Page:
So it’s around this time of year that every starts making their top 10 games of 2016 lists, but as somebody who only got a decent gaming in August and was subsequently too busy playing all their older games in glorious 60fps at ultra settings, I’ve not exactly played much of this year’s games. So instead, I’ve created a list of the top five games that I’ve either started playing, or played the majority of in this year. So, without further ado:

5: The Elder Scrolls: Online

This game has a bad reputation for launching with a subscription fee, with many features of Elder Scrolls games missing, and apparently most inexcusably, for not being multiplayer Skyrim. Since launch, however, the mandatory subscription fee has been waived, a plethora of updates have polished the game and brought it up to standard, and whenever the game goes on sale, a rush of excited new players give negative reviews of the game for it not being multiplayer Skyrim.

ESO is a great MMO in its own right, and it might have been higher up on my list had I not only scratched the surface of it. While it’s true that I have 75 hours logged in the game, you can pretty much divide that number by 10 in regards to how much experience that’d give a gamer in a typical RPG. My character is yet to hit level 30, but I’ve very much enjoyed working my way through the quests in Stonefalls, Deshaan (both provinces of Morrowind), Shadowfen (part of Black Marsh) and have recently arrived in Windhelm (part of Skyrim, though the not the entirety of Skyrim is in ESO… for now.) I find the storytelling to be unique and interesting, and the fact that every quest and NPC in the game is fully voice acted is an achievement not to be sneered at, considering the sheer size of ESO’s Tamriel. The quest objectives themselves may be somewhat copy/pasted, but this is a problem – a trope, even – that many (if not all) MMO’s are doomed to follow.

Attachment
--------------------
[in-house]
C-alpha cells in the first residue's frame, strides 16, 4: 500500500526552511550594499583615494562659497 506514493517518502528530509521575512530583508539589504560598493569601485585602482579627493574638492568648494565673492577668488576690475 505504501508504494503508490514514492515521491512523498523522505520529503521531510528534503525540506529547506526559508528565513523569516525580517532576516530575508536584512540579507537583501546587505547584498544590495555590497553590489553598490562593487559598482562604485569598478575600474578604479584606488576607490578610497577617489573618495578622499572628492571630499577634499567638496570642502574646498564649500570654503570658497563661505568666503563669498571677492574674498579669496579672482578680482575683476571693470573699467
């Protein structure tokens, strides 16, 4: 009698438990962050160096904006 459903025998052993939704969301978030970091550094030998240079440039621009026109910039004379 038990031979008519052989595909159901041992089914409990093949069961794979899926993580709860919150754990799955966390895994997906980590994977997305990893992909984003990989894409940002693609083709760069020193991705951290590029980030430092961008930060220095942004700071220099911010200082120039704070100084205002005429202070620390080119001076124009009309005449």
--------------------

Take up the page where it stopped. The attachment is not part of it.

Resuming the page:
So far, the only downside to ESO, for me, is that I mostly play alone. When I joined WoW some years ago, I was able to find a social guild that I could talk to before I’d even hit level 30; in ESO, most of the ‘social’ guilds I’ve joined say almost nothing to each other except for when they need somebody to join them for a dungeon. Perhaps it’s simply bad luck. More likely, it’s me missing my WoW guild. But this is a personal downside; ESO is actually a very solo friendly game.

4: Assassin’s Creed 2

Okay, so I’ve played AC2 before. What I really mean with this listing is the entirety of the Ezio trilogy. But I chose AC2 specifically because I believe it had the perfect amount of collectables and side-missions to complete, and was the most fulfilling experience of the three games.

The Ezio trilogy is a masterpiece of storytelling, and this is coming from someone who appreciates both the past and the present aspects of the story. Ezio himself is a truly likeable character, and the fact that we stay with him from his birth to his elderly life and watch him mature only increases my connection to the character. I also loved uncovering all of the templar conspiracies in the format of Subject 16’s scraps of code, and getting a sense for the wider narrative of Assassin’s Creed. I recently wrote a full blog post on the games here.

3: Grand Theft Auto V

More specifically, GTA Online. More specifically still, the PC version. More specifically still, the Cunning Stunts DLC. Because there’s a reason why the people of GTA: San Andreas Online went through the hassle of modding in silly midair stunt ramps, and Rockstar recognised this and capitalised on it wonderfully. It may help that I’m a longtime fan of the Trackmania series, but this is the first update to GTA: Online to really grip me. There’s a decent selection of tracks (plus you can make and share your own), and I’ve always loved the way cars handle in GTA V. Plus, it’s yet another wonderful way of making in-game money and numbing the microtransaction-enforced grind to get the things you want.